18:17 [Pub][ePrint] Robust and One-Pass Parallel Computation of Correlation-Based Attacks at Arbitrary Order, by Tobias Schneider and Amir Moradi and Tim Güneysu

  The protection of cryptographic implementations against higher-order attacks has risen to an important topic in the side-channel community after the advent of enhanced measurement equipment that enables the capture of millions of power traces in reasonably short time. However, the preprocessing of multi-million traces for such an attack is still challenging, in particular when in the case of (multivariate) higher-order attacks all traces need to be parsed at least two times. Even worse, partitioning the captured traces into smaller groups to parallelize computations is hardly possible with current techniques.

In this work we introduce procedures that allow iterative computation of correlation in a side-channel analysis attack at any arbitrary order in both univariate and multivariate settings. The advantages of our proposed solutions are manifold: i) they provide stable results, i.e., by increasing the number of used traces high accuracy of the estimations is still maintained, ii) each trace needs to be processed only once and at any time the result of the attack can be obtained (without requiring to reparse the whole trace pull when adding more traces), and iii) the computations can be efficiently parallelized, e.g., by splitting the trace pull into smaller subsets and processing each by a single thread on a multi-threading or cloud-computing platform. In short, our constructions allow efficiently performing higher-order side-channel analysis attacks (e.g., on hundreds of million traces) which is of crucial importance when practical evaluation of the masking schemes need to be performed.

18:17 [Pub][ePrint] On Public Key Encryption from Noisy Codewords, by Eli Ben-Sasson and Iddo Ben-Tov and Ivan Damgard and Yuval Ishai and Noga ron-Zewi

  Several well-known public key encryption schemes, including those of Alekhnovich (FOCS 2003), Regev (STOC 2005), and Gentry, Peikert and Vaikuntanathan (STOC 2008), rely on the conjectured intractability of inverting noisy linear encodings. These schemes are limited in that they either require the underlying field to grow with the security parameter, or alternatively they can work over the binary field but have a low noise entropy that gives rise to sub-exponential attacks.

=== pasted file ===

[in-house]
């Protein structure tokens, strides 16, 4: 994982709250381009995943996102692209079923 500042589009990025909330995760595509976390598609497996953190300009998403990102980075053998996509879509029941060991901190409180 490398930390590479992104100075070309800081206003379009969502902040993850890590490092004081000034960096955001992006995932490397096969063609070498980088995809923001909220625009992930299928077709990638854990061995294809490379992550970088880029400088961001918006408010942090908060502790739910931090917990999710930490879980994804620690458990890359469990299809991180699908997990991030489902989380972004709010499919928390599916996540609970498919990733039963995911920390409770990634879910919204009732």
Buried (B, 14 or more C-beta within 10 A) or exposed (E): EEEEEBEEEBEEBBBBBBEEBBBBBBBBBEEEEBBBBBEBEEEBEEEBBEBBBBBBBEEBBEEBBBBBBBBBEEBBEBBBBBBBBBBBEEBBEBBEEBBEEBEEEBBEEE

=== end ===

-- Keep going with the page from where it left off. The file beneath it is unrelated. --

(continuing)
Motivated by the goal of efficient public key cryptography, we study the possibility of obtaining improved security over the binary field by using different noise distributions.

Inspired by an abstract encryption scheme of Micciancio (PKC 2010), we consider an abstract encryption scheme that unifies all the three schemes mentioned above and allows for arbitrary choices of the underlying field and noise distributions.

Our main result establishes an unexpected connection between the power of such encryption schemes and additive combinatorics. Concretely, we show that under the ``approximate duality conjecture\" from additive combinatorics (Ben-Sasson and Zewi, STOC 2011), every instance of the abstract encryption scheme over the binary field can be attacked in time $2^{O(\\sqrt{n})}$, where $n$ is the maximum of the ciphertext size and the public key size (and where the latter excludes public randomness used for specifying the code).

On the flip side, counter examples to the above conjecture (if false) may lead to candidate public key encryption schemes with improved security guarantees.

We also show, using a simple argument that relies on agnostic learning of parities (Kalai, Mansour and Verbin, STOC 2008), that any such encryption scheme can be {\\em unconditionally} attacked in time $2^{O(n/\\log n)}$, where $n$ is the ciphertext size.

Combining this attack with the security proof of Regev\'s cryptosystem, we immediately obtain an algorithm that solves the {\\em learning parity with noise (LPN)} problem in time $2^{O(n/\\log \\log n)}$ using only $n^{1+\\epsilon}$ samples, reproducing the result of Lyubashevsky (Random 2005) in a conceptually different way.

Finally, we study the possibility of instantiating the abstract encryption scheme over constant-size rings to yield encryption schemes with no decryption error. We show that over the binary field decryption errors are inherent. On the positive side, building on the construction of matching vector families

(Grolmusz, Combinatorica 2000; Efremenko, STOC 2009; Dvir, Gopalan and Yekhanin, FOCS 2010),

we suggest plausible candidates for secure instances of the framework over constant-size rings that can offer perfectly correct decryption.